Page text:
When government doesn’t do its job, when children die in its care, when law enforcement commits wrongdoing, we look to investigative reporters to go beyond a spokesperson’s platitudes and tell us what’s really going on.
But with the bottom falling out of newspapers, Florida has lost much of its investigative muscle — those extra-curious reporters who keep a watchful eye on how things work.
So it’s worth celebrating the recognition given Florida journalism this week by Investigative Reporters and Editors, a prestigious national journalism organization. Because the enduring lesson that emerges from their work is this: Journalism matters.
First place for breaking news went to Palm Beach Post reporters Michael LaForgia, Cynthia Roldan, and Adam Playford for a story headlined, “Violent Felon Went Unnoticed.”
According to the judges, the reporters “raced the clock and the competition to unearth compelling details in the deaths of two children whose bodies were fished out of a South Florida canal.” Playford uncovered key court documents 30 minutes before the courthouse closed and, using his iPhone, snapped pictures of hundreds of pages of documents as clerks were shoving him out the door. “The records showed how officials should and could have done more to protect the children from the violent felon who was engaged to their mother.”
LaForgia also turned in a chilling and richly reported tale of how the Department of Juvenile Justice uses heavy doses of anti-psychotic drugs to chemically restrain children they are supposedly rehabilitating. The package, headlined “Drugging Delinquents,” helped Florida journalists sweep the print-online reporting category.
An equally impressive contender came from Gus Garcia-Roberts of Miami New Times, who exposed fraud, mismanagement and dangerous abuses in Florida’s $150-million-a-year John M. McKay Scholarships for Students With Disabilities Program. Garcia-Roberts found Florida’s Department of Education has almost no oversight over schools receiving McKay Scholarship funds. It’s “like a perverse science experiment, using disabled school kids as lab rats and funded by nine figures in taxpayer cash.”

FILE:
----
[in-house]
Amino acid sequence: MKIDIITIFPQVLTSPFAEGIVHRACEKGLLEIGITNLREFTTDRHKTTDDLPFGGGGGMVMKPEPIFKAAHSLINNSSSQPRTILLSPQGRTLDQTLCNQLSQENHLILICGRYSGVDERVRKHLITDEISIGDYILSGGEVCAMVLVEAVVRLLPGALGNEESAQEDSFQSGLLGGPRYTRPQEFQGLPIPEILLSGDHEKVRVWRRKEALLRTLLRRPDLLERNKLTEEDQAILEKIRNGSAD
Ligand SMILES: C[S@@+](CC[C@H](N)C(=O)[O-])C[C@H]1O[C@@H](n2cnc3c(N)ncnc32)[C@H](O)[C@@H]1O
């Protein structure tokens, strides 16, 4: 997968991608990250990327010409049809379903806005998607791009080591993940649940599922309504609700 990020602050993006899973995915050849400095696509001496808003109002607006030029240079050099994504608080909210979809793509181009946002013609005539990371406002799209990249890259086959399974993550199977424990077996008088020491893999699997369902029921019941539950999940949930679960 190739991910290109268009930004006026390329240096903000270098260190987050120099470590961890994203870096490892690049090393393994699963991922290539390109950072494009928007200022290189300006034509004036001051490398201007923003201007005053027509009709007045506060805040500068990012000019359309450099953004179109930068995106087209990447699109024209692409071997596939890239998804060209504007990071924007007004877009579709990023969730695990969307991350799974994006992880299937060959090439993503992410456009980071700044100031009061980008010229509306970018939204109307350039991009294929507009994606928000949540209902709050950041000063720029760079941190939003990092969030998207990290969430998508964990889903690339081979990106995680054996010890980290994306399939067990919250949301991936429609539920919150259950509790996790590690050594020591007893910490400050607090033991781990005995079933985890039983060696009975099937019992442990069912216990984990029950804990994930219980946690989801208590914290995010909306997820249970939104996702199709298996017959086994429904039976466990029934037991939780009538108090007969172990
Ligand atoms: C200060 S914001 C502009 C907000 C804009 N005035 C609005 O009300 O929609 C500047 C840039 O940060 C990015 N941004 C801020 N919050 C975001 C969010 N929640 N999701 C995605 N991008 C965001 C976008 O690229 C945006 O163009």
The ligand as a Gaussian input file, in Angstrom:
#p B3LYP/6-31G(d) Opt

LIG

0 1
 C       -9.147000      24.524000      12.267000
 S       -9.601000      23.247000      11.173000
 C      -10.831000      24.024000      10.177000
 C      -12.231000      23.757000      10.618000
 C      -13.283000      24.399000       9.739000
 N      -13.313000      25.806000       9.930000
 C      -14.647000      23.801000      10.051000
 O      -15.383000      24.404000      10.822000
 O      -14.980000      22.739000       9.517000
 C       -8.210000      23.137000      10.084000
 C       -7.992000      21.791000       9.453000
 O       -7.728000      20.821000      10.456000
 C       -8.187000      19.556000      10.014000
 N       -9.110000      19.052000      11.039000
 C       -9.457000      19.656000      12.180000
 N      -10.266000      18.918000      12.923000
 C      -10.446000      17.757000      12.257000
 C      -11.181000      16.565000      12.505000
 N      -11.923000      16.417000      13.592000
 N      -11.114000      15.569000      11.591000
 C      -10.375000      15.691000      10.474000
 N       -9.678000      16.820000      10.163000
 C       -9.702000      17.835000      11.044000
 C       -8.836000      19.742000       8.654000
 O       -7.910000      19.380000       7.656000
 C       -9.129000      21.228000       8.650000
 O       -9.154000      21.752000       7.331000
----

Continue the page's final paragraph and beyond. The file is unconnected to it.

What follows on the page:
But the top prize in the small newspaper category went to the Sarasota Herald-Tribune for its report, “Unfit for Duty.” Reporter Anthony Cormier and editor Matt Doig analyzed more than 22,000 cases of police misconduct and found “a system flawed at every level, one where politics had trumped the safety of Florida’s citizens.” Thanks to Doig and Cormier, we now know that “nearly one in 20 active law enforcement officers had egregious cases of misconduct but still managed to keep their badges.”
In the Freedom of Information category, The Miami Herald was honored for its blood-curdling account of the torture inflicted upon twins Nubia and Victor Barahona for much of a decade while they were under the “care” of the Department of Children and Families. Reporters Diana Moskovitz and David Ovalle joined veteran social services reporter Carol Marbin Miller in telling the story of how Florida failed the twins year after year, until at age 10, their chemical–soaked bodies — Nubia dead, Victor barely alive—were found by the side of the road in Palm Beach County.
Miller also led a seasoned Herald team that included Michael Sallah and Rob Barry on an epic investigation into Florida’s toothless regulation of assisted living facilities. The series, aptly titled “Neglected to Death,” would surely have been a contender had it been eligible for consideration, which it was not because this year’s IRE President, Manny Garcia, editor of El Nuevo Herald, had a hand in editing the project.
On April 16, Columbia University will announce the winners of the 2011 Pulitzer Prize. The smart money is on Team Florida.
Florence Snyder is a Tallahassee-based corporate lawyer who has spent most of her career in and around newspapers. She can be reached at email@example.com